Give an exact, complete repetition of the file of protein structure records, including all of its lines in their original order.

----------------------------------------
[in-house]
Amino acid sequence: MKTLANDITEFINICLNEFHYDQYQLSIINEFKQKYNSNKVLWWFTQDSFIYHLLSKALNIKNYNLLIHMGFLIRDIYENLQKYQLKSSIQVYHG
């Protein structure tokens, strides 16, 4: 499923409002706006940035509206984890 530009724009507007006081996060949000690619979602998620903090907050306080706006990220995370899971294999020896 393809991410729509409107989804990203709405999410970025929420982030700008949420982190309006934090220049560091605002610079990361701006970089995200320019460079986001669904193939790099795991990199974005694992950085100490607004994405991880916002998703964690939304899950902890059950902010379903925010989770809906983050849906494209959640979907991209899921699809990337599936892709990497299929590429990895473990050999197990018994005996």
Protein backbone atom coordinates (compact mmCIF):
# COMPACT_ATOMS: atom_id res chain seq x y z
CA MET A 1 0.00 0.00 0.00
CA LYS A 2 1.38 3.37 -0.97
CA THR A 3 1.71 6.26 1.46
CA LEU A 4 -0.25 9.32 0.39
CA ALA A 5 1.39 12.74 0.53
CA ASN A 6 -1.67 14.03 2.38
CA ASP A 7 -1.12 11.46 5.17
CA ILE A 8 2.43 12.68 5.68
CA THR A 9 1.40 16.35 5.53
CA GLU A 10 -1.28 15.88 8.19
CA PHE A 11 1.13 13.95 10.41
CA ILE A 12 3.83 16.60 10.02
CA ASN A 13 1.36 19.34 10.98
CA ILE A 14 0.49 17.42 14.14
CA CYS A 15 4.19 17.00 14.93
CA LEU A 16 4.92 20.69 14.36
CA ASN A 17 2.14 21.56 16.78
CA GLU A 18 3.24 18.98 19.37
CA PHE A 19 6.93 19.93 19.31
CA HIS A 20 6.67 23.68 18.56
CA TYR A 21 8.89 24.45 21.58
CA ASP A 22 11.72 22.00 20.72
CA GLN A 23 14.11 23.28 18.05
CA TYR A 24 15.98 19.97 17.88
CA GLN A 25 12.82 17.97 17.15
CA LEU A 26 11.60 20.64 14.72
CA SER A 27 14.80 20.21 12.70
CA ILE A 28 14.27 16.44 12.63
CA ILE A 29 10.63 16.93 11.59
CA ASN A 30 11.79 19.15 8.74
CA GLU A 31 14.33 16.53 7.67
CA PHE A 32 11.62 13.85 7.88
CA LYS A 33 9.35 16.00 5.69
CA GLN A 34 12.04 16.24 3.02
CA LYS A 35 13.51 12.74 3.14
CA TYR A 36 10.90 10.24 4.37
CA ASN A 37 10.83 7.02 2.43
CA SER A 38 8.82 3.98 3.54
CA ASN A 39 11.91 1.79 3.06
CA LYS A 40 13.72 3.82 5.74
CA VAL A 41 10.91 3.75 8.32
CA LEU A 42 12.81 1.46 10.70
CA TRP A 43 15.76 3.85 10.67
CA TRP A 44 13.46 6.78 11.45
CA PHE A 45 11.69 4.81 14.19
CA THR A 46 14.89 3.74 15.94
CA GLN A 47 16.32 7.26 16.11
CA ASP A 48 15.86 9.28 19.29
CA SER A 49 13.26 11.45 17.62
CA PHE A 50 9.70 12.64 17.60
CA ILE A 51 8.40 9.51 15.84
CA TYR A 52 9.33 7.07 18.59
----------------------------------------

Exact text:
[in-house]
Amino acid sequence: MKTLANDITEFINICLNEFHYDQYQLSIINEFKQKYNSNKVLWWFTQDSFIYHLLSKALNIKNYNLLIHMGFLIRDIYENLQKYQLKSSIQVYHG
């Protein structure tokens, strides 16, 4: 499923409002706006940035509206984890 530009724009507007006081996060949000690619979602998620903090907050306080706006990220995370899971294999020896 393809991410729509409107989804990203709405999410970025929420982030700008949420982190309006934090220049560091605002610079990361701006970089995200320019460079986001669904193939790099795991990199974005694992950085100490607004994405991880916002998703964690939304899950902890059950902010379903925010989770809906983050849906494209959640979907991209899921699809990337599936892709990497299929590429990895473990050999197990018994005996």
Protein backbone atom coordinates (compact mmCIF):
# COMPACT_ATOMS: atom_id res chain seq x y z
CA MET A 1 0.00 0.00 0.00
CA LYS A 2 1.38 3.37 -0.97
CA THR A 3 1.71 6.26 1.46
CA LEU A 4 -0.25 9.32 0.39
CA ALA A 5 1.39 12.74 0.53
CA ASN A 6 -1.67 14.03 2.38
CA ASP A 7 -1.12 11.46 5.17
CA ILE A 8 2.43 12.68 5.68
CA THR A 9 1.40 16.35 5.53
CA GLU A 10 -1.28 15.88 8.19
CA PHE A 11 1.13 13.95 10.41
CA ILE A 12 3.83 16.60 10.02
CA ASN A 13 1.36 19.34 10.98
CA ILE A 14 0.49 17.42 14.14
CA CYS A 15 4.19 17.00 14.93
CA LEU A 16 4.92 20.69 14.36
CA ASN A 17 2.14 21.56 16.78
CA GLU A 18 3.24 18.98 19.37
CA PHE A 19 6.93 19.93 19.31
CA HIS A 20 6.67 23.68 18.56
CA TYR A 21 8.89 24.45 21.58
CA ASP A 22 11.72 22.00 20.72
CA GLN A 23 14.11 23.28 18.05
CA TYR A 24 15.98 19.97 17.88
CA GLN A 25 12.82 17.97 17.15
CA LEU A 26 11.60 20.64 14.72
CA SER A 27 14.80 20.21 12.70
CA ILE A 28 14.27 16.44 12.63
CA ILE A 29 10.63 16.93 11.59
CA ASN A 30 11.79 19.15 8.74
CA GLU A 31 14.33 16.53 7.67
CA PHE A 32 11.62 13.85 7.88
CA LYS A 33 9.35 16.00 5.69
CA GLN A 34 12.04 16.24 3.02
CA LYS A 35 13.51 12.74 3.14
CA TYR A 36 10.90 10.24 4.37
CA ASN A 37 10.83 7.02 2.43
CA SER A 38 8.82 3.98 3.54
CA ASN A 39 11.91 1.79 3.06
CA LYS A 40 13.72 3.82 5.74
CA VAL A 41 10.91 3.75 8.32
CA LEU A 42 12.81 1.46 10.70
CA TRP A 43 15.76 3.85 10.67
CA TRP A 44 13.46 6.78 11.45
CA PHE A 45 11.69 4.81 14.19
CA THR A 46 14.89 3.74 15.94
CA GLN A 47 16.32 7.26 16.11
CA ASP A 48 15.86 9.28 19.29
CA SER A 49 13.26 11.45 17.62
CA PHE A 50 9.70 12.64 17.60
CA ILE A 51 8.40 9.51 15.84
CA TYR A 52 9.33 7.07 18.59